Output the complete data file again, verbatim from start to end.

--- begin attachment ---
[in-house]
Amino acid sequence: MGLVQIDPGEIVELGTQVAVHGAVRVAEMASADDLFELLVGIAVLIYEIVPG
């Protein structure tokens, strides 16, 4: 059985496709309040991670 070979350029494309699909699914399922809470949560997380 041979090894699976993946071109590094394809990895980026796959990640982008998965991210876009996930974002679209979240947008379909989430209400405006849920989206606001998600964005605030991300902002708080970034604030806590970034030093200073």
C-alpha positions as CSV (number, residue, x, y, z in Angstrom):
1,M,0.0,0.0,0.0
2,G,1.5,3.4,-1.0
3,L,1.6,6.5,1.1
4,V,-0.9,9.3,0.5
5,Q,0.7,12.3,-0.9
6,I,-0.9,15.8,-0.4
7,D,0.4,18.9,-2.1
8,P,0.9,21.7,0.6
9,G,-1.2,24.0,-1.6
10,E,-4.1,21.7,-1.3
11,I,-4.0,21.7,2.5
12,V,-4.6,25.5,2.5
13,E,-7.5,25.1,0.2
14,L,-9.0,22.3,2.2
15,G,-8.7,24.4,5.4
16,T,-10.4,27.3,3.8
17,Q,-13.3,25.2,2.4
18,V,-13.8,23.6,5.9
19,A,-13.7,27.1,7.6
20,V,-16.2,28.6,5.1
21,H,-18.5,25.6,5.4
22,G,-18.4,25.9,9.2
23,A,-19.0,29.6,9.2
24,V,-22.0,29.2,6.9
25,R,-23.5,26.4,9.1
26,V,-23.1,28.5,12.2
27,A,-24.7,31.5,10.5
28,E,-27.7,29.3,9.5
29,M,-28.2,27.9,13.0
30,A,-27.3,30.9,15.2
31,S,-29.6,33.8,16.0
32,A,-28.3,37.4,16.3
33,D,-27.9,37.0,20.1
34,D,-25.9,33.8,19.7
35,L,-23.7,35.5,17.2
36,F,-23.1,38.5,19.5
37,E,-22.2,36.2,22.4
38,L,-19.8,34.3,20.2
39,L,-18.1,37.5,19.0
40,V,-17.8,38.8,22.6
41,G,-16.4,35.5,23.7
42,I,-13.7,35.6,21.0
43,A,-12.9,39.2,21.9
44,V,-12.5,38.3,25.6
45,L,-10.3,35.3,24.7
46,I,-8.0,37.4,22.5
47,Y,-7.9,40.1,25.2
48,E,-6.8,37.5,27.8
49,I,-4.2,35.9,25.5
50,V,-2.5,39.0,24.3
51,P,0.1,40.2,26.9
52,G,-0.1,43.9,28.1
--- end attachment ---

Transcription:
[in-house]
Amino acid sequence: MGLVQIDPGEIVELGTQVAVHGAVRVAEMASADDLFELLVGIAVLIYEIVPG
């Protein structure tokens, strides 16, 4: 059985496709309040991670 070979350029494309699909699914399922809470949560997380 041979090894699976993946071109590094394809990895980026796959990640982008998965991210876009996930974002679209979240947008379909989430209400405006849920989206606001998600964005605030991300902002708080970034604030806590970034030093200073």
C-alpha positions as CSV (number, residue, x, y, z in Angstrom):
1,M,0.0,0.0,0.0
2,G,1.5,3.4,-1.0
3,L,1.6,6.5,1.1
4,V,-0.9,9.3,0.5
5,Q,0.7,12.3,-0.9
6,I,-0.9,15.8,-0.4
7,D,0.4,18.9,-2.1
8,P,0.9,21.7,0.6
9,G,-1.2,24.0,-1.6
10,E,-4.1,21.7,-1.3
11,I,-4.0,21.7,2.5
12,V,-4.6,25.5,2.5
13,E,-7.5,25.1,0.2
14,L,-9.0,22.3,2.2
15,G,-8.7,24.4,5.4
16,T,-10.4,27.3,3.8
17,Q,-13.3,25.2,2.4
18,V,-13.8,23.6,5.9
19,A,-13.7,27.1,7.6
20,V,-16.2,28.6,5.1
21,H,-18.5,25.6,5.4
22,G,-18.4,25.9,9.2
23,A,-19.0,29.6,9.2
24,V,-22.0,29.2,6.9
25,R,-23.5,26.4,9.1
26,V,-23.1,28.5,12.2
27,A,-24.7,31.5,10.5
28,E,-27.7,29.3,9.5
29,M,-28.2,27.9,13.0
30,A,-27.3,30.9,15.2
31,S,-29.6,33.8,16.0
32,A,-28.3,37.4,16.3
33,D,-27.9,37.0,20.1
34,D,-25.9,33.8,19.7
35,L,-23.7,35.5,17.2
36,F,-23.1,38.5,19.5
37,E,-22.2,36.2,22.4
38,L,-19.8,34.3,20.2
39,L,-18.1,37.5,19.0
40,V,-17.8,38.8,22.6
41,G,-16.4,35.5,23.7
42,I,-13.7,35.6,21.0
43,A,-12.9,39.2,21.9
44,V,-12.5,38.3,25.6
45,L,-10.3,35.3,24.7
46,I,-8.0,37.4,22.5
47,Y,-7.9,40.1,25.2
48,E,-6.8,37.5,27.8
49,I,-4.2,35.9,25.5
50,V,-2.5,39.0,24.3
51,P,0.1,40.2,26.9
52,G,-0.1,43.9,28.1